Maya Bornstein

Hi Maya, can you tell us about your relationship to poetry?

It’s always in flux. Poetry is like a person with whom I have an old, tight friendship with

long stretches of silence, stretches of extreme closeness, periods of sexual exploration or

romance, and some periods of conflict. Right now we’re in an I-miss- you-but- have-no-

time-to- hang period.


Can you remember the first words you fell in love with?

I’ve definitely been a reader from really early, but I’m not sure which words were first.

When I was about ten my parents’ friend gave me a volume of Shakespeare’s sonnets and

I spent the summer wandering around a farm in Israel memorizing as many as I could.

There were probably works of fiction I ate up before then but that was my first poetic



What is your earliest memory of writing?

My grandfather died when I was nine and I wrote a poem to read aloud at his gravesite.

All of our relatives kept asking which book I’d found the poem in. Haven’t really stopped



Can you describe your current writing process?

It’s not a healthy one because recently I’ve been too busy to really sink my teeth in.

There’s a Somerset Maugham quote I like that I would model an ideal process after: “I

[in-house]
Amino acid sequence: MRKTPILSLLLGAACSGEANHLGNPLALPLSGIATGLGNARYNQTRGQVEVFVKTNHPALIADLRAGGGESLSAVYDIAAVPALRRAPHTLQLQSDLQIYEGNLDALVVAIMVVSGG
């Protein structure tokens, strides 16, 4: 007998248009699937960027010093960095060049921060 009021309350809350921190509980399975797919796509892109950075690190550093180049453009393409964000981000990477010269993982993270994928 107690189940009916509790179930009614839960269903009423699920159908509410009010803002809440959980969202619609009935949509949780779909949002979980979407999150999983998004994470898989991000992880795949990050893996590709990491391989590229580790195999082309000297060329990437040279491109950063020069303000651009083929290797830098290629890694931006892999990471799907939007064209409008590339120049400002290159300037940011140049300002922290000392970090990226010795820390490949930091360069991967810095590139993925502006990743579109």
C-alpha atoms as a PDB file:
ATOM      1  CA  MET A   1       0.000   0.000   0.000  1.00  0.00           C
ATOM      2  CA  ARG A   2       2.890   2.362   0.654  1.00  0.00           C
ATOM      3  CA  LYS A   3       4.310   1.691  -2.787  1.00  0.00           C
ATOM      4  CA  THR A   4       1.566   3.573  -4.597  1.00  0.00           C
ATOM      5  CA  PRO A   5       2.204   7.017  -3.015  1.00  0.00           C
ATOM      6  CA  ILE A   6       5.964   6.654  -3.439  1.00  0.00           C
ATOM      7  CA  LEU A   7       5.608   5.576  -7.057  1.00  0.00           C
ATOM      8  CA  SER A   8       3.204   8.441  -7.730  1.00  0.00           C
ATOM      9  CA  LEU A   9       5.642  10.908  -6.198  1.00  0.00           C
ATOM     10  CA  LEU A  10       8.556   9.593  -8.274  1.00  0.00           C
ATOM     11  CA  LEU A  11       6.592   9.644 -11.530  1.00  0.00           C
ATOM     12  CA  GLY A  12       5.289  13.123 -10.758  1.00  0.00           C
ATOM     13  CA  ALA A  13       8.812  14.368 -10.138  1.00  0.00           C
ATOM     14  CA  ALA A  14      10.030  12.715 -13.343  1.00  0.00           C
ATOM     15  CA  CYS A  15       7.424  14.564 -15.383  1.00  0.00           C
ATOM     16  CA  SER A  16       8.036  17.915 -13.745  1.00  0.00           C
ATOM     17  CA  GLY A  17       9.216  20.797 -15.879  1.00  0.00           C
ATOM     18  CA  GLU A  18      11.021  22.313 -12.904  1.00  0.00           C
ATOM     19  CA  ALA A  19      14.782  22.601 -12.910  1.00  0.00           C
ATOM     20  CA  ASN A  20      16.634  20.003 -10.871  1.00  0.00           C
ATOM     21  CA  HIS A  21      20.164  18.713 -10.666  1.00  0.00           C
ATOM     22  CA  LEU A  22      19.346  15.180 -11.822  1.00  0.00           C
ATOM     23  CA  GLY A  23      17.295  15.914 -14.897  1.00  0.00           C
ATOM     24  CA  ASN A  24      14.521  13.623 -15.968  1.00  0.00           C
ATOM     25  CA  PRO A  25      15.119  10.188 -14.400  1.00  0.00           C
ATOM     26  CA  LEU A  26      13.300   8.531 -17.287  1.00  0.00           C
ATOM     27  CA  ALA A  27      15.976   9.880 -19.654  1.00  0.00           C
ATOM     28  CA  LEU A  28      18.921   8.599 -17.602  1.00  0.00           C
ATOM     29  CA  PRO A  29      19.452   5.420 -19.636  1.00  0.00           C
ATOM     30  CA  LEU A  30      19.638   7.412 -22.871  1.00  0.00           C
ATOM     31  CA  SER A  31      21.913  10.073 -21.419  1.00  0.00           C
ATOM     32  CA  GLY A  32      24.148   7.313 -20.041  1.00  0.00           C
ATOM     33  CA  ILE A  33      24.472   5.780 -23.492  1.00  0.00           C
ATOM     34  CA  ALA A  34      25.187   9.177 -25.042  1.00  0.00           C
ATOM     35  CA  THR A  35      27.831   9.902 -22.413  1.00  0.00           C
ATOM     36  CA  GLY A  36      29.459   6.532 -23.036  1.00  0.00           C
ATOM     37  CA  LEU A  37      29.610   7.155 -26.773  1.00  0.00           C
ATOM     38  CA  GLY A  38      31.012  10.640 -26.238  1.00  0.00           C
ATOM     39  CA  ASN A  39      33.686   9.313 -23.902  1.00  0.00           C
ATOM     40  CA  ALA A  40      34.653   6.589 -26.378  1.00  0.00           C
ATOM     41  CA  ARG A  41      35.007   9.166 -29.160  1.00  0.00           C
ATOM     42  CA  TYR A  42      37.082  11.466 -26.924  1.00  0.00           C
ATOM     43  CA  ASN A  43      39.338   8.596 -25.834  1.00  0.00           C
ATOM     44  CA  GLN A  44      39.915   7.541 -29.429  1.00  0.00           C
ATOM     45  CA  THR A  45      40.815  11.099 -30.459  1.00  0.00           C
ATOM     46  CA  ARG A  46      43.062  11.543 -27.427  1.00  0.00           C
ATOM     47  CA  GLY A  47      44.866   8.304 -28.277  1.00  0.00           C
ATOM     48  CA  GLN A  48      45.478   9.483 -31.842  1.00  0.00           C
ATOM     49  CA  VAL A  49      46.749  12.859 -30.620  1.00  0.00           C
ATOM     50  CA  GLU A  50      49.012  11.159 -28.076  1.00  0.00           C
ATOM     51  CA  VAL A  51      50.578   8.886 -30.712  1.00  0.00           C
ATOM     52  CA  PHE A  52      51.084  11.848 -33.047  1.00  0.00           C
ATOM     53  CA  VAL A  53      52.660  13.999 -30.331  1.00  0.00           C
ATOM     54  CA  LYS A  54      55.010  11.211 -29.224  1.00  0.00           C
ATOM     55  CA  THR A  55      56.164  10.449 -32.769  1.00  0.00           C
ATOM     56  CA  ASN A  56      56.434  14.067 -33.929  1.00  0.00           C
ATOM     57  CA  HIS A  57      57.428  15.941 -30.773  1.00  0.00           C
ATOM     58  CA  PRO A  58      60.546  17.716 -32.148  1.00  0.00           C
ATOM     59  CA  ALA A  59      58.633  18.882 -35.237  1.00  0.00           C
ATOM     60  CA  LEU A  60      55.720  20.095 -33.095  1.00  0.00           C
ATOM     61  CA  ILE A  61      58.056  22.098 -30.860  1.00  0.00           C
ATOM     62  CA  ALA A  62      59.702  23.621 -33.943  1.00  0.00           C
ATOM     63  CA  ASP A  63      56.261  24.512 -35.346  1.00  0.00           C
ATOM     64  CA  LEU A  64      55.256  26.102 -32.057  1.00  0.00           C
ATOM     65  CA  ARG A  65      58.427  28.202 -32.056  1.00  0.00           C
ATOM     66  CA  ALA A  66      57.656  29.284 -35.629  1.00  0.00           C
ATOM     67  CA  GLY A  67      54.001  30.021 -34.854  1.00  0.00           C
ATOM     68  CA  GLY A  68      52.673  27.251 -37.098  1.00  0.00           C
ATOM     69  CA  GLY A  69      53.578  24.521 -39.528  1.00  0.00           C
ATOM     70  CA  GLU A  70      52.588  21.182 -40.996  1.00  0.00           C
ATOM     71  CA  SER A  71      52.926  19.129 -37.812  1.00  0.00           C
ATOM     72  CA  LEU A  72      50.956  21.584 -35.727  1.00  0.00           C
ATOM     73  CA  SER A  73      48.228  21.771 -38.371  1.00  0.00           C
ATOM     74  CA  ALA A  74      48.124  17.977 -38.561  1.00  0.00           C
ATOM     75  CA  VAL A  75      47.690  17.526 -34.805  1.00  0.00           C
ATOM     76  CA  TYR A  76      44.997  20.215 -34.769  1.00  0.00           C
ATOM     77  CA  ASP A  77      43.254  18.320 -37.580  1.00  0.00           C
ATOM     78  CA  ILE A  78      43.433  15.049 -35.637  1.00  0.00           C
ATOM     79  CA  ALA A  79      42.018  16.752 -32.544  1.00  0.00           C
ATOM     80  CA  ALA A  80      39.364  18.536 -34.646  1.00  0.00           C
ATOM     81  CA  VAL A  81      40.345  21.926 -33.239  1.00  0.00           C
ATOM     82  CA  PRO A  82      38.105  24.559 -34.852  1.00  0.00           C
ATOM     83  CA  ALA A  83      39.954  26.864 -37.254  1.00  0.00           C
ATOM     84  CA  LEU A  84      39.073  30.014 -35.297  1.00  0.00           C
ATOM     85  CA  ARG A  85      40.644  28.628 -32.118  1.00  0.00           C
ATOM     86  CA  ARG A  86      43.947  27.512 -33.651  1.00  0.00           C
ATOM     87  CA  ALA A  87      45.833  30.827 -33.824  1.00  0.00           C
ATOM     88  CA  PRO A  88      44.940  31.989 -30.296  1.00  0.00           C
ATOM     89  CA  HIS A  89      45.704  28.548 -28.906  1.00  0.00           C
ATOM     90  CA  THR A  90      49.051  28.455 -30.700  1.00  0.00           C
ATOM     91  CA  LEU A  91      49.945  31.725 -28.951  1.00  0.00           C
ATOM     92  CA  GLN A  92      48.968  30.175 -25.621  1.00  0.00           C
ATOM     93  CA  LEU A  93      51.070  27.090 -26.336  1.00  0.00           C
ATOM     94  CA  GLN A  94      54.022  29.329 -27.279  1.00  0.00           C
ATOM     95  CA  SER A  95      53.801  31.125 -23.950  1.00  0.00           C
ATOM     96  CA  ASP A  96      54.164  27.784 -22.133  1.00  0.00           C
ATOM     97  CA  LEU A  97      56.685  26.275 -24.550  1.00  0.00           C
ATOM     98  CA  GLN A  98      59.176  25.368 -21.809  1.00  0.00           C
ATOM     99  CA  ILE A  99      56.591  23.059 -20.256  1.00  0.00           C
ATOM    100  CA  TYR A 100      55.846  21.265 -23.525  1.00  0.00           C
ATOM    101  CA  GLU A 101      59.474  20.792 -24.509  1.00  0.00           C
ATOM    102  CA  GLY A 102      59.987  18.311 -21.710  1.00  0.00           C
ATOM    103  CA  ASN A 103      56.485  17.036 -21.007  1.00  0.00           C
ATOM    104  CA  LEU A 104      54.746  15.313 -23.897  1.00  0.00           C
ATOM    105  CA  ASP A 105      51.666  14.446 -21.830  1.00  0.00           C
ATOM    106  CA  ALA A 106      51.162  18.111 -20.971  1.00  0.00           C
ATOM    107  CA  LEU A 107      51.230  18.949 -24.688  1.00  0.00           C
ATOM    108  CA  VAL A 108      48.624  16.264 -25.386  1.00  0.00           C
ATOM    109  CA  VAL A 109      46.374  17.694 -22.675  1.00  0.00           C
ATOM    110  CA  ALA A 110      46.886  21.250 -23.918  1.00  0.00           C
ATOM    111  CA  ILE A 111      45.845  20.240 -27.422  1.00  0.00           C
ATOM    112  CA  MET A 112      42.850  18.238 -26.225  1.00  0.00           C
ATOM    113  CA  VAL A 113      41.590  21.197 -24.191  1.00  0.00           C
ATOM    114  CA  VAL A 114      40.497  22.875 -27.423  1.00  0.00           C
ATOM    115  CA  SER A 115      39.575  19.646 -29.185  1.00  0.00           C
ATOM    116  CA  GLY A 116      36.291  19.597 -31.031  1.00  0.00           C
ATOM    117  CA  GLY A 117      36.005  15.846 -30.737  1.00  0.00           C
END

write only when inspiration strikes. Fortunately it strikes every morning at nine o'clock



Where do your poems come from?

Some of my favorite writers talk about how their best works felt like they were merely

channeling them, and while it sometimes feels like that, I really dislike the idea of being

just a conduit. Poems are sparked by something external – conversation or art or a

glimpse of something ugly, striking, triggering. But by the time they scrape their way

through the filter of your experiences and linguistic identity they hopefully grow to be

about something more or deeper than whatever it was that sparked them.


How does poetry connect us as human beings?

It conveys unspoken, unspeakable, yet familiar things. It’s one of the most powerful ways

of smashing taboo, so it’s liberating. It allows confession with impunity, so it’s liberating.

It gives us a language to identify what’s behind the real, like looking at the negative

instead of the photograph.


What is your dream for the world?

Lately, with so much blatant injustice going on, I would settle for a little more justice in

the world, and a little more universality on the definition of justice. It feels like some of

the loftier dreams we used to have when we were younger or more idealistic have been

stamped out. I realized the other day it suddenly seems obvious that peace is just not

within the realm of potential human achievements, so it hurts to even dream it anymore. I

don’t know if that’s a reflection of this time or of my own age.


Who would you like to see interviewed on We The Tender Hearted?

Derrick C. Brown! Or Douglas Kearney. Both are incredible poets and incredible


Photographs by Dani Fine